$20,000 for a Knicks ticket: “How do I support my team?!
Although the New York Knicks have endured years of subpar performance in the NBA, they remain the most valuable franchise in the league financially.
Over time, the franchise playing in “Madison Square Garden” has established a reputation as an exclusive and esteemed team, with their games attracting a limited and discerning audience. However, this year’s playoffs have taken their status to a new level, with the Knickerbockers facing off against the Cleveland Cavaliers in the first round.
The Manhattan-based team emerged victorious as the visiting team in Cleveland with a score of 101-97, generating unprecedented interest in their next game.
According to the “New York Post,” first-row tickets for the upcoming game are being sold for roughly $20,000 on the online platform “StubHub.” Although the cheapest tickets are currently available for “just” $370, prices for seats closer to the floor can reach up to $1,800. A Twitter user expressed frustration over the exorbitant expenses, posting a picture of ticket prices by section at MSG with the caption, “How am I supposed to support my team?!”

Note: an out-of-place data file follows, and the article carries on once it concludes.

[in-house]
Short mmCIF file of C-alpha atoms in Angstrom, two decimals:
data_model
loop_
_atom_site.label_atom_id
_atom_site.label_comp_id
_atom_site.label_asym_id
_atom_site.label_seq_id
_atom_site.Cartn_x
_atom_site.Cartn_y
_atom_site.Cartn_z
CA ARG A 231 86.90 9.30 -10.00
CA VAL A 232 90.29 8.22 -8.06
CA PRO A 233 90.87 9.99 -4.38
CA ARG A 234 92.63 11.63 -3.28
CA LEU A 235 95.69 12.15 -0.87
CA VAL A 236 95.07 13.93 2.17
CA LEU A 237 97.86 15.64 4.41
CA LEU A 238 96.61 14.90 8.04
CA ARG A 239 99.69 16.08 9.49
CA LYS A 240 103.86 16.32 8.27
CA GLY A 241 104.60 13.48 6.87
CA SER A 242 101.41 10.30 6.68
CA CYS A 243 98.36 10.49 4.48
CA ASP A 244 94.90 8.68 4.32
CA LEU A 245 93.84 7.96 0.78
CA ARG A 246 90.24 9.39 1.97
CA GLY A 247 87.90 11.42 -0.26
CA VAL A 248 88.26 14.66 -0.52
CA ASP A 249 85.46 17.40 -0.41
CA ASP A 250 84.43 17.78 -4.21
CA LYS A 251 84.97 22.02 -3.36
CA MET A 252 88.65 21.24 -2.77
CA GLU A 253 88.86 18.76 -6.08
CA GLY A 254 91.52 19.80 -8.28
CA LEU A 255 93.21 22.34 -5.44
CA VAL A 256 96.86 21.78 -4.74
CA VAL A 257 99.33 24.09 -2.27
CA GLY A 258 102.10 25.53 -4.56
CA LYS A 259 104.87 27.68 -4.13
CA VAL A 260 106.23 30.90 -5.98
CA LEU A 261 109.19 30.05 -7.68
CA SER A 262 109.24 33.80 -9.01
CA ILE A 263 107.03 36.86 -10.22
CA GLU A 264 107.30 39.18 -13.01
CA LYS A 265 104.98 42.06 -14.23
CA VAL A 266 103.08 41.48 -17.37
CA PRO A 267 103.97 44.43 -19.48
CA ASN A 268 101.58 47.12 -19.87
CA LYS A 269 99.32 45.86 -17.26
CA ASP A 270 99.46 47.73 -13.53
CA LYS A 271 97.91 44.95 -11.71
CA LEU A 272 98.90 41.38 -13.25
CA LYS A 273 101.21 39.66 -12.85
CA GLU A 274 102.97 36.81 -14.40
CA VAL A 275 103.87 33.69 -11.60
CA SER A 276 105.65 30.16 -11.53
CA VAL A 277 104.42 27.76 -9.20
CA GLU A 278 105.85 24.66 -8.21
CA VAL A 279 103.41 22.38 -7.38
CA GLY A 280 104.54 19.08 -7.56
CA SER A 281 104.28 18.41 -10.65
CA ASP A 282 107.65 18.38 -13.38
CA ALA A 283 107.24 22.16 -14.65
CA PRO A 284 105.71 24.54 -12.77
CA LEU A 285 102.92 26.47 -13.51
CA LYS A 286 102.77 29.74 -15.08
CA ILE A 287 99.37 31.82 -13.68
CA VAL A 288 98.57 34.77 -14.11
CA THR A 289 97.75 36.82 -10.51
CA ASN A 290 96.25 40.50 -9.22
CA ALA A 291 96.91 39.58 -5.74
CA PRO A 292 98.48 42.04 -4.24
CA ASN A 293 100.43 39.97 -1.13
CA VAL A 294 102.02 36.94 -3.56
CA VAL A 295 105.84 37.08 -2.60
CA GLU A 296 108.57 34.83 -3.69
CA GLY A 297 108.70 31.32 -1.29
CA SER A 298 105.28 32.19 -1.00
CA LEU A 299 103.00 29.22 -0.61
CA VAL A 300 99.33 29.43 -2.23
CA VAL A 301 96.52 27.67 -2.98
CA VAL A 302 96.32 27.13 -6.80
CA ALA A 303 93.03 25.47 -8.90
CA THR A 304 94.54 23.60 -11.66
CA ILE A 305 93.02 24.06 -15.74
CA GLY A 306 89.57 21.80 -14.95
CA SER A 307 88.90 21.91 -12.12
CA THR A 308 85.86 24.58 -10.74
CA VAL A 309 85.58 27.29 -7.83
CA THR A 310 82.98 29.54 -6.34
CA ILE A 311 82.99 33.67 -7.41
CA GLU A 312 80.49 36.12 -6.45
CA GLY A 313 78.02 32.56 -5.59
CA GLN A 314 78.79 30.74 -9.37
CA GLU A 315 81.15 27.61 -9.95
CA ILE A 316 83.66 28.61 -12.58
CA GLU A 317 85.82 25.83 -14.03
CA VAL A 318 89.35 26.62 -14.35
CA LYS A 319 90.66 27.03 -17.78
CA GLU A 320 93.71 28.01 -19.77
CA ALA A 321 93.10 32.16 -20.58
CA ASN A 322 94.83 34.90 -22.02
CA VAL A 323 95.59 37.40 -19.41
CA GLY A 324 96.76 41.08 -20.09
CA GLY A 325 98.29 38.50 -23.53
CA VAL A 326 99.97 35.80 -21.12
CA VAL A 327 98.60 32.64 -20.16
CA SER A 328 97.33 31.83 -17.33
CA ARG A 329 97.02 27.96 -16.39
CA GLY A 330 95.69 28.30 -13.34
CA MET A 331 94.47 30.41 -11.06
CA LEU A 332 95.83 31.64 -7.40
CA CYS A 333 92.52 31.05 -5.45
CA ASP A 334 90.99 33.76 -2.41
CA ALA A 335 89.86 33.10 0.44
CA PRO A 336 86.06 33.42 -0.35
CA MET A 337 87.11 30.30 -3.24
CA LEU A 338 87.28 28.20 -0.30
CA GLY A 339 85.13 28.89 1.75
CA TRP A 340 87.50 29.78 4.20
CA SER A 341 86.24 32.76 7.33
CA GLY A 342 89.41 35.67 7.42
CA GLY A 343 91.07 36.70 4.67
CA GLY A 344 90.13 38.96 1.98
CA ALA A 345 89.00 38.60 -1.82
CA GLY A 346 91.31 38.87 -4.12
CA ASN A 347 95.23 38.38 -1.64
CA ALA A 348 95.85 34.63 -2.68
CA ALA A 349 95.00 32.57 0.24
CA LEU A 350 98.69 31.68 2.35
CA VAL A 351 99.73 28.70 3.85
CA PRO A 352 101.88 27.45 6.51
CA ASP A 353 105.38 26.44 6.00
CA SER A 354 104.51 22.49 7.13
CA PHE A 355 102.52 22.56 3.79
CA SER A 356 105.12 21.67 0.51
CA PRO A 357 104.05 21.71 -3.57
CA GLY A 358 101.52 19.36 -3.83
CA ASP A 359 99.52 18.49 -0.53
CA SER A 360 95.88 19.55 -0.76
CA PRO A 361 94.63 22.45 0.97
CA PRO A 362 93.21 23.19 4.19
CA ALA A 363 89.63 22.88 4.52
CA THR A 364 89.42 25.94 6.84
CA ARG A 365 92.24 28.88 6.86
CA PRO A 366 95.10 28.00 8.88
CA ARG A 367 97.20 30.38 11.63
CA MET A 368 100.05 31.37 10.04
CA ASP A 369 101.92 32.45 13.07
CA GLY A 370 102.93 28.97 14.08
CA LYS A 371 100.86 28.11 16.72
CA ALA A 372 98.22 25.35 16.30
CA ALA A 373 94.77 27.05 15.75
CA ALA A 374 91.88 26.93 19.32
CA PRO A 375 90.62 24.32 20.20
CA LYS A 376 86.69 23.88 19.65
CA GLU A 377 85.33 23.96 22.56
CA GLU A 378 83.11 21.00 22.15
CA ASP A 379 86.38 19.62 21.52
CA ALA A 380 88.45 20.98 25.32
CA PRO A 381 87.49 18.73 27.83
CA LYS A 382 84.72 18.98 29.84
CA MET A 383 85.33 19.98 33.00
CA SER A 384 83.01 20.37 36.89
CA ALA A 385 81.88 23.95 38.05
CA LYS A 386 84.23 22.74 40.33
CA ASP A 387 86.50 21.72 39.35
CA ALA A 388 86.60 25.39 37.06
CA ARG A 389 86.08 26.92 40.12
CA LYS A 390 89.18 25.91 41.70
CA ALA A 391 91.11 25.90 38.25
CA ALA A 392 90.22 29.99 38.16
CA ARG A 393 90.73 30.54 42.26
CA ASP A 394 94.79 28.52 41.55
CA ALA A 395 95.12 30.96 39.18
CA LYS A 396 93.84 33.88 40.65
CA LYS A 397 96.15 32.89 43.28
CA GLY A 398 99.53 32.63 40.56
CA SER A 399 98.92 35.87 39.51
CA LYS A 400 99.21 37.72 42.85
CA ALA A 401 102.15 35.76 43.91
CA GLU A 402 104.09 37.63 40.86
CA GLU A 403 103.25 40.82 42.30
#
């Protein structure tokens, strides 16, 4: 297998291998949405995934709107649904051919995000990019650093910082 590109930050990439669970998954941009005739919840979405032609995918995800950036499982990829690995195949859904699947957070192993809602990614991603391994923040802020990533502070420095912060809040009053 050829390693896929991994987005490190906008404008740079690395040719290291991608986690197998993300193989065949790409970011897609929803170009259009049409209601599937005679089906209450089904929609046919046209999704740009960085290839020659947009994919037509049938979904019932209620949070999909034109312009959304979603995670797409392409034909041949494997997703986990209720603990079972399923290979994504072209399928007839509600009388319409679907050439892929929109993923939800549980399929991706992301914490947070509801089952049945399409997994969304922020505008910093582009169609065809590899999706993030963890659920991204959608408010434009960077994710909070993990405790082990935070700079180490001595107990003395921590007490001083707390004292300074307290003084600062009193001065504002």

“That means a family of four would have to pay nearly $2,000 to cheer the Knicks from the nosebleed sections of The World’s Most Famous Arena — and that’s before buying hot dogs, pretzels, and beer.” says the New York Post article.
The Knicks have commented on the issue, attributing the exorbitant ticket prices to ticket resellers who profit from loyal fans of the franchise, which was established in 1946. The second game of the Knicks-Cavs playoff series is set to take place on the night between Tuesday and Wednesday, with the series moving to the largest city in the United States after that.
At the start of the season, StubHub, the leading online secondary ticket marketplace, declared the Knicks as the NBA’s most sought-after ticket, surpassing the Los Angeles Lakers, who had held the top spot for five consecutive seasons.
According to StubHub, the Knicks, and Lakers, representing the country’s two largest markets, they collectively contributed to almost 40% of the league’s ticket sales.